If applicable, take steps to inform the public that the company plans to use its website to disseminate information. Several of the factors for determining whether a website posting satisfies Regulation FD focus on the steps a company takes to notify investors that it posts company information on its website and the way in which that information is posted. A company that decides to use its website as the primary or exclusive means of disseminating certain types of information should regularly use multiple methods (a) to inform investors that it plans to disseminate information on its website, and (b) to direct investors to the location on the website where the information will be located. Some of the options for accomplishing this include (1) regularly disclosing in periodic reports, proxy statements and other shareholder communications and press releases that information will be posted on the company website and that the company regularly uses its website as a key source of company information, (2) notifying newswires and the media that the company posts information on its website, and (3) prominently displaying investor-related information on the website, for example, by placing it in a location that is routinely used for such information or including a direct link on the company’s homepage to newly posted information.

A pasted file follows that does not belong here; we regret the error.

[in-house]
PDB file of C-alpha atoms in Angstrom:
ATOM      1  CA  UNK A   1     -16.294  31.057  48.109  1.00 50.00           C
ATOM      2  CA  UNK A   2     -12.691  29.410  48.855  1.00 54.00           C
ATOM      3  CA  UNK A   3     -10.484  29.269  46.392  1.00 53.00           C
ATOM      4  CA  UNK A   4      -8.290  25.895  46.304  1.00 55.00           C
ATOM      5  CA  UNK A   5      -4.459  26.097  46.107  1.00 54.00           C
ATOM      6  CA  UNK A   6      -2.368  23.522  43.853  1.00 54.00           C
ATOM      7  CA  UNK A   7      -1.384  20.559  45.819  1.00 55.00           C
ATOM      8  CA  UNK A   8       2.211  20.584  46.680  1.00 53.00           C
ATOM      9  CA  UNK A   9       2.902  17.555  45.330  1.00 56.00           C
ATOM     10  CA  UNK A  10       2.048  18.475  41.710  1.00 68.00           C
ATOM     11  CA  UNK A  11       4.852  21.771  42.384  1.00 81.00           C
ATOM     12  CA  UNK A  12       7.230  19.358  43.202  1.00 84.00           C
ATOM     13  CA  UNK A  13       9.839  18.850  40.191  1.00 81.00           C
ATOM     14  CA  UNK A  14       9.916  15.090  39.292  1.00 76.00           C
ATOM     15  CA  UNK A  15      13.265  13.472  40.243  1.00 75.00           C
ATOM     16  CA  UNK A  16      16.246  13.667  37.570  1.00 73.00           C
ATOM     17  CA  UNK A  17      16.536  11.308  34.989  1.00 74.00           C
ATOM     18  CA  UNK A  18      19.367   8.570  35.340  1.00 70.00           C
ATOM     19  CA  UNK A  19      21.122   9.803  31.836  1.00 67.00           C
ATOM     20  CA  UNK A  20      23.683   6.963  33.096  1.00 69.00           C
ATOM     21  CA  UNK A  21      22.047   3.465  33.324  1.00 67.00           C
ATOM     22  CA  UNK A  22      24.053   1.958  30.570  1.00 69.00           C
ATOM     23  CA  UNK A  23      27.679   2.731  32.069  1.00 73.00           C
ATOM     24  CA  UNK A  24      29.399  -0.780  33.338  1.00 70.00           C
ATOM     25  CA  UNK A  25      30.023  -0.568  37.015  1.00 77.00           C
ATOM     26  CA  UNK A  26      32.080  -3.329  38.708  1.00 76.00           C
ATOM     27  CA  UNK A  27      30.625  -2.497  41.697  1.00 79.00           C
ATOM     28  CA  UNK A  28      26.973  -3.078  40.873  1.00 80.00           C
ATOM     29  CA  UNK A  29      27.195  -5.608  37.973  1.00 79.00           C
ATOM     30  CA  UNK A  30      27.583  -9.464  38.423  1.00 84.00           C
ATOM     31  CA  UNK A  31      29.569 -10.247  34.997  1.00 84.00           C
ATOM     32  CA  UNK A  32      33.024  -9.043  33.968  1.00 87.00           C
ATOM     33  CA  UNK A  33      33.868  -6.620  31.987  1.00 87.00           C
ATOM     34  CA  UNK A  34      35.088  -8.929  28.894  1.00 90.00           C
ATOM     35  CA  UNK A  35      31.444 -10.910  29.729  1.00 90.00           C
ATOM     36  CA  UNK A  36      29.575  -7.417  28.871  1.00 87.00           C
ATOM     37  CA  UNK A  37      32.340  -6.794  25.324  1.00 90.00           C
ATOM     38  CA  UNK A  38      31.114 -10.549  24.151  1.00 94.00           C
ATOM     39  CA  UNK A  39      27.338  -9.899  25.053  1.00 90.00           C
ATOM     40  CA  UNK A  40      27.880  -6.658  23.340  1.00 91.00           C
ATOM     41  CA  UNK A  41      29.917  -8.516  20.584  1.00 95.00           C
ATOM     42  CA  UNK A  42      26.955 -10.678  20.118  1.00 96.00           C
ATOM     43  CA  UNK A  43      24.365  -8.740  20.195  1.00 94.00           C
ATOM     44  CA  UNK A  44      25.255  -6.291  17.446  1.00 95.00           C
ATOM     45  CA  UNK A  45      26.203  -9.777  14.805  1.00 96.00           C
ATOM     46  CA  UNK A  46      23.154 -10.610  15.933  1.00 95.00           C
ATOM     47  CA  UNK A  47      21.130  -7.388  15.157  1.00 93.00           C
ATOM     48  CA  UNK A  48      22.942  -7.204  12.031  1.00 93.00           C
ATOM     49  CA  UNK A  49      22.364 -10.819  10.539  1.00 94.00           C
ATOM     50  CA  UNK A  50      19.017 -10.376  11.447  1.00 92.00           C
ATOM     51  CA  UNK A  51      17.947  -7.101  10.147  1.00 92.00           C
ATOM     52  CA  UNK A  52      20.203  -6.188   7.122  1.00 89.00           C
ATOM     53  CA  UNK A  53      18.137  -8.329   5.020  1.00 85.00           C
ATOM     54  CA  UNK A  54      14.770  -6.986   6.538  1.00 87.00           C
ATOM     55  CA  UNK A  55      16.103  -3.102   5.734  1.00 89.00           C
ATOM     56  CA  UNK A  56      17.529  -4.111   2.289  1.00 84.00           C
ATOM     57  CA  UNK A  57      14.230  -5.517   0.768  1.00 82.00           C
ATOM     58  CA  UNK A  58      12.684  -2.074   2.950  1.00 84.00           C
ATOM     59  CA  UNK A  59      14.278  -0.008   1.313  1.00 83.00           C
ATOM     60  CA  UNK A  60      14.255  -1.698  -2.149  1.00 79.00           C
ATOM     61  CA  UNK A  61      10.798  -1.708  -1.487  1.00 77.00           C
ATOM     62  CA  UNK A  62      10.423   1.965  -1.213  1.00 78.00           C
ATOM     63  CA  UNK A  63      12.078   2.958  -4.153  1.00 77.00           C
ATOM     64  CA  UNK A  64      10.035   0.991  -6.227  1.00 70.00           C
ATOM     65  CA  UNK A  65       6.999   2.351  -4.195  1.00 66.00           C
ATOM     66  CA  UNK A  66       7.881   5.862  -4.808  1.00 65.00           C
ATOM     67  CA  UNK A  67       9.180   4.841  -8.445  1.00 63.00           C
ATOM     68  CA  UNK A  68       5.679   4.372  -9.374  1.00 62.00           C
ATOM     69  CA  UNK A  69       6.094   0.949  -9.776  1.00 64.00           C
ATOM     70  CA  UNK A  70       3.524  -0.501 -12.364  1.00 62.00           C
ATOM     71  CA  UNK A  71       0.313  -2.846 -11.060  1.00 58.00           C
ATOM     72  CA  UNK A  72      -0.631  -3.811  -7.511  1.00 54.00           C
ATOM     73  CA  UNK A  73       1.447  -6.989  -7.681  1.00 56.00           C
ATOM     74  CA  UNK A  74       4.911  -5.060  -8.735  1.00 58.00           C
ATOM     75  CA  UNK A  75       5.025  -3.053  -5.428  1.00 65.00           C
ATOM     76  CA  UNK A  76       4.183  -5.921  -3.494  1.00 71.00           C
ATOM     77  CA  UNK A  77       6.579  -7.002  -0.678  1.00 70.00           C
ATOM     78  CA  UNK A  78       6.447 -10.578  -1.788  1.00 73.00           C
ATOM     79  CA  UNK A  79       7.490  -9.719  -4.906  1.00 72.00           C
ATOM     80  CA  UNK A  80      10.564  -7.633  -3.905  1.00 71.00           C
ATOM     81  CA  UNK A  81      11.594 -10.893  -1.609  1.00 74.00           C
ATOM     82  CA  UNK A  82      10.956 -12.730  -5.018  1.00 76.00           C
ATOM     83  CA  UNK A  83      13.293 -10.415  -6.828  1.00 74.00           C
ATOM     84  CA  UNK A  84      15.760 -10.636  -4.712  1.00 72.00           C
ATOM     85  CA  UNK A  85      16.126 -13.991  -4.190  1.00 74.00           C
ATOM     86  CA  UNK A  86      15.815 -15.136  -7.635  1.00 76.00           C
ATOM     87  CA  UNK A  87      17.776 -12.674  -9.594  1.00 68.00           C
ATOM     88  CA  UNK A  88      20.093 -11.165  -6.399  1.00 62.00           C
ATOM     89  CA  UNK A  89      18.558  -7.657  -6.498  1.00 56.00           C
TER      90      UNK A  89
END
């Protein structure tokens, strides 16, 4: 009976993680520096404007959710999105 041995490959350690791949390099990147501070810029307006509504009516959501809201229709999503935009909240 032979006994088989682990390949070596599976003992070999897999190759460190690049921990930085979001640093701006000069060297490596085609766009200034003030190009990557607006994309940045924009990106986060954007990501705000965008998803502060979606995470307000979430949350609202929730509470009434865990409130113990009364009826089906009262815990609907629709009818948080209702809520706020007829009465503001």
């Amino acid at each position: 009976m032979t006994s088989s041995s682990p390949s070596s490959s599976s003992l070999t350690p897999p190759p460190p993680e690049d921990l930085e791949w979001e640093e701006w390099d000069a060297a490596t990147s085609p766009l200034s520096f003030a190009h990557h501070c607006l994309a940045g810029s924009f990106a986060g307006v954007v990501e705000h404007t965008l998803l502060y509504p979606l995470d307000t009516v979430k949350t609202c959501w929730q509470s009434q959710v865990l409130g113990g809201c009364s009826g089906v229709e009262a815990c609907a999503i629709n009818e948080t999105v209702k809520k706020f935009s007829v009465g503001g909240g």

Monitor use of the website to confirm that it is working as expected. The interpretive release stresses the importance of investors regularly accessing investor-related information on a company website—the posting of information alone will not satisfy Regulation FD. To this end, companies should monitor the use of their websites to ensure that investors and others are accessing the investor-related information. Companies should also consider using push technologies to ensure that information is getting out and to help direct traffic to the company’s website. Companies seeking to take advantage of the new interpretive guidance should be prepared to demonstrate a track record of successfully using their website to disseminate information.
Other important considerations. Finally, there are some important cautions to keep in mind:
- A company should not think that its website can be used episodically to “quietly” disclose negative information. In order for information posted on a company website to satisfy Regulation FD, a company will need to consistently use its website as a means of disseminating information. Inconsistent use of the website to disseminate information will not satisfy Regulation FD.
- A company should candidly assess how widely the company is followed, and how broadly its website is used. As the SEC observed in the release, companies with less of a market and media following will likely need to take more affirmative steps to notify investors and others that information has been posted on their websites.